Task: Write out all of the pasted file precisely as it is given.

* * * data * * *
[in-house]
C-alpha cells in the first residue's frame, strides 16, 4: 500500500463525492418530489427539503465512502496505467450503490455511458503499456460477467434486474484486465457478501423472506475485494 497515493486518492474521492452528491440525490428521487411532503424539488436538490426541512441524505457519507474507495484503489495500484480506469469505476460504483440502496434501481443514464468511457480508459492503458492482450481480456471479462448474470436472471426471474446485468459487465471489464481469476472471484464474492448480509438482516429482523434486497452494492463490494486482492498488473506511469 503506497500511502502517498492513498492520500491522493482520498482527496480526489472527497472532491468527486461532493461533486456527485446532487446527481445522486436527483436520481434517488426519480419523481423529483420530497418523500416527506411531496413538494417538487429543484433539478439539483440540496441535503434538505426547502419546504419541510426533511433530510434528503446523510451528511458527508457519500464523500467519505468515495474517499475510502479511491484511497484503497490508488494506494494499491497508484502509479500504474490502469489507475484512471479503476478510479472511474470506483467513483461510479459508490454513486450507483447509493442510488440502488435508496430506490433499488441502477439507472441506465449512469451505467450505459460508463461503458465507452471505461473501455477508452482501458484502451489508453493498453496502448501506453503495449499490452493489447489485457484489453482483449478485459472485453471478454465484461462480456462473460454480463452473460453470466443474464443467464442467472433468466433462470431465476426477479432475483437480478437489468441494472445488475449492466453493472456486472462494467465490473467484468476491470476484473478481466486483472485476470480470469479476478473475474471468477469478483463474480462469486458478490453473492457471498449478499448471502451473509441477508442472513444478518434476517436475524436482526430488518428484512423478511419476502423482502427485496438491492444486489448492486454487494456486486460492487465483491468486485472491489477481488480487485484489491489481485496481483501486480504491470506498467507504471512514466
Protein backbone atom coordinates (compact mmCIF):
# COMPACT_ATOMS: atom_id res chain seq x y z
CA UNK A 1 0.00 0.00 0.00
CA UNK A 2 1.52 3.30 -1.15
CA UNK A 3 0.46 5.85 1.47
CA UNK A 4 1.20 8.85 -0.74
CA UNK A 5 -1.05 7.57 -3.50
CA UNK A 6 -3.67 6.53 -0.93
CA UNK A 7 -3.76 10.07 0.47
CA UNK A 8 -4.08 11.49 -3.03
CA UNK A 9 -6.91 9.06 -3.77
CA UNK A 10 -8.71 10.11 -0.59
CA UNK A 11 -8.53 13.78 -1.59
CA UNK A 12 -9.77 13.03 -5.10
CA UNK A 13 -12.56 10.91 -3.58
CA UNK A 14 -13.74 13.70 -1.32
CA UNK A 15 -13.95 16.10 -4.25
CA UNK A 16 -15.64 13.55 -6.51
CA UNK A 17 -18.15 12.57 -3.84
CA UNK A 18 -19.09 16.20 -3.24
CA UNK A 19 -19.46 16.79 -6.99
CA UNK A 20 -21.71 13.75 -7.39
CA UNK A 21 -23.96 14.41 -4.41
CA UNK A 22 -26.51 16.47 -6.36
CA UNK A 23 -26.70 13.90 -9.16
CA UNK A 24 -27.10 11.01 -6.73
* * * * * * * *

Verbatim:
[in-house]
C-alpha cells in the first residue's frame, strides 16, 4: 500500500463525492418530489427539503465512502496505467450503490455511458503499456460477467434486474484486465457478501423472506475485494 497515493486518492474521492452528491440525490428521487411532503424539488436538490426541512441524505457519507474507495484503489495500484480506469469505476460504483440502496434501481443514464468511457480508459492503458492482450481480456471479462448474470436472471426471474446485468459487465471489464481469476472471484464474492448480509438482516429482523434486497452494492463490494486482492498488473506511469 503506497500511502502517498492513498492520500491522493482520498482527496480526489472527497472532491468527486461532493461533486456527485446532487446527481445522486436527483436520481434517488426519480419523481423529483420530497418523500416527506411531496413538494417538487429543484433539478439539483440540496441535503434538505426547502419546504419541510426533511433530510434528503446523510451528511458527508457519500464523500467519505468515495474517499475510502479511491484511497484503497490508488494506494494499491497508484502509479500504474490502469489507475484512471479503476478510479472511474470506483467513483461510479459508490454513486450507483447509493442510488440502488435508496430506490433499488441502477439507472441506465449512469451505467450505459460508463461503458465507452471505461473501455477508452482501458484502451489508453493498453496502448501506453503495449499490452493489447489485457484489453482483449478485459472485453471478454465484461462480456462473460454480463452473460453470466443474464443467464442467472433468466433462470431465476426477479432475483437480478437489468441494472445488475449492466453493472456486472462494467465490473467484468476491470476484473478481466486483472485476470480470469479476478473475474471468477469478483463474480462469486458478490453473492457471498449478499448471502451473509441477508442472513444478518434476517436475524436482526430488518428484512423478511419476502423482502427485496438491492444486489448492486454487494456486486460492487465483491468486485472491489477481488480487485484489491489481485496481483501486480504491470506498467507504471512514466
Protein backbone atom coordinates (compact mmCIF):
# COMPACT_ATOMS: atom_id res chain seq x y z
CA UNK A 1 0.00 0.00 0.00
CA UNK A 2 1.52 3.30 -1.15
CA UNK A 3 0.46 5.85 1.47
CA UNK A 4 1.20 8.85 -0.74
CA UNK A 5 -1.05 7.57 -3.50
CA UNK A 6 -3.67 6.53 -0.93
CA UNK A 7 -3.76 10.07 0.47
CA UNK A 8 -4.08 11.49 -3.03
CA UNK A 9 -6.91 9.06 -3.77
CA UNK A 10 -8.71 10.11 -0.59
CA UNK A 11 -8.53 13.78 -1.59
CA UNK A 12 -9.77 13.03 -5.10
CA UNK A 13 -12.56 10.91 -3.58
CA UNK A 14 -13.74 13.70 -1.32
CA UNK A 15 -13.95 16.10 -4.25
CA UNK A 16 -15.64 13.55 -6.51
CA UNK A 17 -18.15 12.57 -3.84
CA UNK A 18 -19.09 16.20 -3.24
CA UNK A 19 -19.46 16.79 -6.99
CA UNK A 20 -21.71 13.75 -7.39
CA UNK A 21 -23.96 14.41 -4.41
CA UNK A 22 -26.51 16.47 -6.36
CA UNK A 23 -26.70 13.90 -9.16
CA UNK A 24 -27.10 11.01 -6.73